As Glenn Frey would sing... "THE HEAT IS ON!" - Avoid these styling mistakes...
Let us chat about technique AND the damage that can ensue from incorrect temperature selection.
1 - Do not take for granted the importance of hair care. If you are an avid user of the hair straightener... and like with all of our clients whatever the service, it begins with the shampoo and conditioner.
Moisture retention is key. So we also suggest regular in - salon treatments and alternating with a at home treatment - We recommend "NAK 60 Second Ultimate Treatment" - loving the 1 minute factor. 2 - For the straightening and curling iron action itself - prep is A MUST! Here at Vamp, we recommend giving your hair a spritz with "NAK Heat Beat" (A leave-in thermal spray created to protect dry finished styles prior to the use of hot styling tools).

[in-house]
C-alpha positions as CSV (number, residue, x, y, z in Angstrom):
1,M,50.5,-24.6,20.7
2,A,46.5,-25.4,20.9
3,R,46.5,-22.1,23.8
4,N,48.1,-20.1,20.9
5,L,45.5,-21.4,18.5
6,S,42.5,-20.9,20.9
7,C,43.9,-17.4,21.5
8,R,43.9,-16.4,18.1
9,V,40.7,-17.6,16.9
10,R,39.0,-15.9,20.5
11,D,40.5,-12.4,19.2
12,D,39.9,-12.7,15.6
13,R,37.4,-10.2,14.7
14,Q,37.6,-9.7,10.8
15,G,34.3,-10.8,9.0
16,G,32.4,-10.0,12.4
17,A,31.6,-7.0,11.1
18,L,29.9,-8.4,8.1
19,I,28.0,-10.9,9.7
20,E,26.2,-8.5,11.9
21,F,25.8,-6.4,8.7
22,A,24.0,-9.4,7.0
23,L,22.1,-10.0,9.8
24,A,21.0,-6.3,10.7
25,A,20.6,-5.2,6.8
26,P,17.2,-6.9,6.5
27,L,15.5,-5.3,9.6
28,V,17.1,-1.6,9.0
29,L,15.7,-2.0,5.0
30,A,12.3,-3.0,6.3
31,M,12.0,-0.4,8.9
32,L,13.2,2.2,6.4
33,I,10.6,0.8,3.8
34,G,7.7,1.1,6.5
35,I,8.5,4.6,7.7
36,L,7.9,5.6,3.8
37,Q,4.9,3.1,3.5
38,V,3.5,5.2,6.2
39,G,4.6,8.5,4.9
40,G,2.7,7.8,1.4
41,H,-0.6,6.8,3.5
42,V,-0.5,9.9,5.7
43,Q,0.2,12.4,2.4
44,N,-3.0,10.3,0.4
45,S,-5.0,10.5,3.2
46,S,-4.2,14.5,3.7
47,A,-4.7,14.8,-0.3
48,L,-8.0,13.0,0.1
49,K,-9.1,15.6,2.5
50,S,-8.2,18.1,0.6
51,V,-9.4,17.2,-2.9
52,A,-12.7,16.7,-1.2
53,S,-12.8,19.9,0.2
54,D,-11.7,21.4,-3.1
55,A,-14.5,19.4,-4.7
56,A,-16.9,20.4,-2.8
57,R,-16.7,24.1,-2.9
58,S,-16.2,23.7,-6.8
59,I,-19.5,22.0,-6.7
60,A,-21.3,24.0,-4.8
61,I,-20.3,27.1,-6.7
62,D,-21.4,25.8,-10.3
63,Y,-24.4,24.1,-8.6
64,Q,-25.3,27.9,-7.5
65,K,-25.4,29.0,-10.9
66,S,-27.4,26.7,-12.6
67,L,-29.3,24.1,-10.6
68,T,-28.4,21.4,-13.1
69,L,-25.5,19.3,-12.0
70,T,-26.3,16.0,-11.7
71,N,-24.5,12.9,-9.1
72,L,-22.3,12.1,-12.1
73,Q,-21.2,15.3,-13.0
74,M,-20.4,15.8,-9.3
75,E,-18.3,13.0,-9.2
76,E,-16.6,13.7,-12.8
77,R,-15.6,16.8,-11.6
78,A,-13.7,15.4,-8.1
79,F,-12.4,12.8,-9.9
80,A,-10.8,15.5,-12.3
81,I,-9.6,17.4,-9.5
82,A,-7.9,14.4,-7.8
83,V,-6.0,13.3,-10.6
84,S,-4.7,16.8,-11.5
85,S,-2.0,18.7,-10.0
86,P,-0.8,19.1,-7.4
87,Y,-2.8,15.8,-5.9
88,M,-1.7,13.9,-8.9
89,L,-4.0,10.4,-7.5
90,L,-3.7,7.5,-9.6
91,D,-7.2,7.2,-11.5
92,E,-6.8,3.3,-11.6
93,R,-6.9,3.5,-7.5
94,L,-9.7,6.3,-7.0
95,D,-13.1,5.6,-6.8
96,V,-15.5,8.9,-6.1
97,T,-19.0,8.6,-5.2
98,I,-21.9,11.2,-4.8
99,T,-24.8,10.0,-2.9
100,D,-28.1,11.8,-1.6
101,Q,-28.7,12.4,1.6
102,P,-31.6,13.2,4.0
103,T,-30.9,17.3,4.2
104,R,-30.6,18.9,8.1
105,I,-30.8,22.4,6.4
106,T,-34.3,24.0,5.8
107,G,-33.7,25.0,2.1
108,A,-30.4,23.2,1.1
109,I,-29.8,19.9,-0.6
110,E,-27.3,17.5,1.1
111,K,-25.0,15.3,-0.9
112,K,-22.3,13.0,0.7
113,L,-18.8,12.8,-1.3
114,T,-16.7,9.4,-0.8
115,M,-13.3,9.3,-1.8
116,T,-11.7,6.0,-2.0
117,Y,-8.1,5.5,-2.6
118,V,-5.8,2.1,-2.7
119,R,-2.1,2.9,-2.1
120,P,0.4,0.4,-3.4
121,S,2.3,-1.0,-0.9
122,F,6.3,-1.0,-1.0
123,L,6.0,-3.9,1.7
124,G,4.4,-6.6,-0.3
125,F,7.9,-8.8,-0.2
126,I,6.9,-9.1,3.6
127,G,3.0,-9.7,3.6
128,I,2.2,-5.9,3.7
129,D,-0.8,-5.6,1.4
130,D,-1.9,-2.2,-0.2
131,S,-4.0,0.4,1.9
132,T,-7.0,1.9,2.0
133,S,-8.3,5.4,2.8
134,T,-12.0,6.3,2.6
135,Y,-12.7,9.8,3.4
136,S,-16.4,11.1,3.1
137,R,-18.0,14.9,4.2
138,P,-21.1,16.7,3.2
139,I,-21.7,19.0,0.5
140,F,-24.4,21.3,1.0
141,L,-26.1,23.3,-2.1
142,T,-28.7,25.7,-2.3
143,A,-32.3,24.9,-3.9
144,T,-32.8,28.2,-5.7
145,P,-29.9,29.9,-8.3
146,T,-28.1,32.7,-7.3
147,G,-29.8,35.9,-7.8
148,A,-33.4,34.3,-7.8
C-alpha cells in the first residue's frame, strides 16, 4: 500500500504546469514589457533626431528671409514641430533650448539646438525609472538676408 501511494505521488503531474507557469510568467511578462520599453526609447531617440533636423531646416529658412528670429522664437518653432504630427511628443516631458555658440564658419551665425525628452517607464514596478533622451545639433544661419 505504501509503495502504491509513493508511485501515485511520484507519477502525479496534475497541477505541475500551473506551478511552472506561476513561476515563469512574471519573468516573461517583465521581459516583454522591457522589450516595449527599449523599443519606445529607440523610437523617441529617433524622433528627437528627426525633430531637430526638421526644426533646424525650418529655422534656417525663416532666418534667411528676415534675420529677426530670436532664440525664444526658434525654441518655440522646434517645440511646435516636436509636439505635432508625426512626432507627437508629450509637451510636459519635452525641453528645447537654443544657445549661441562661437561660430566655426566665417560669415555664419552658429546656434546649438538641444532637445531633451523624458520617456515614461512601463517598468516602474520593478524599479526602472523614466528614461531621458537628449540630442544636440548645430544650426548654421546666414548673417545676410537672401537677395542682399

3 - Sectioning - Clips are key and if you haven't been using them, then life is about to become a whole heap easier...
Seven areas: top, right side, left side, right crown, left crown, right nape and left nape. Begin at the back of the head, moving forward and ending at the front. Important to also keep your sections even.
4 - Don't rush - Lots of girlies tend to rush and mow over the same section a multitude of times. One section done slowly should be all that is required. 5 - THE BIGGY... Temperature! - Too hot removes too much moisture. Not only is it unnecessary it also could mean more trims at VAMP than you may be keen for... Always use tools with adjustable heat settings. A GUIDELINE -
Thin or damaged hair: 75c - 100c
Medium hair: 125c - 150c
Medium to thick hair: 175c
Extremely thick hair: 200c
* Pressure - Squeezing isn't necessary... straightener's nowadays are super awesome so just let them glide through the hair. * Curls with your straighteners - You only need to do a half turn with the iron. Turning too much will give inconsistent curls. * Cooling for longevity - To make your curls last, pin each curl then let them cool completely. * Wrong direction - Be sure to tilt your tool upwards, when it should be facing down.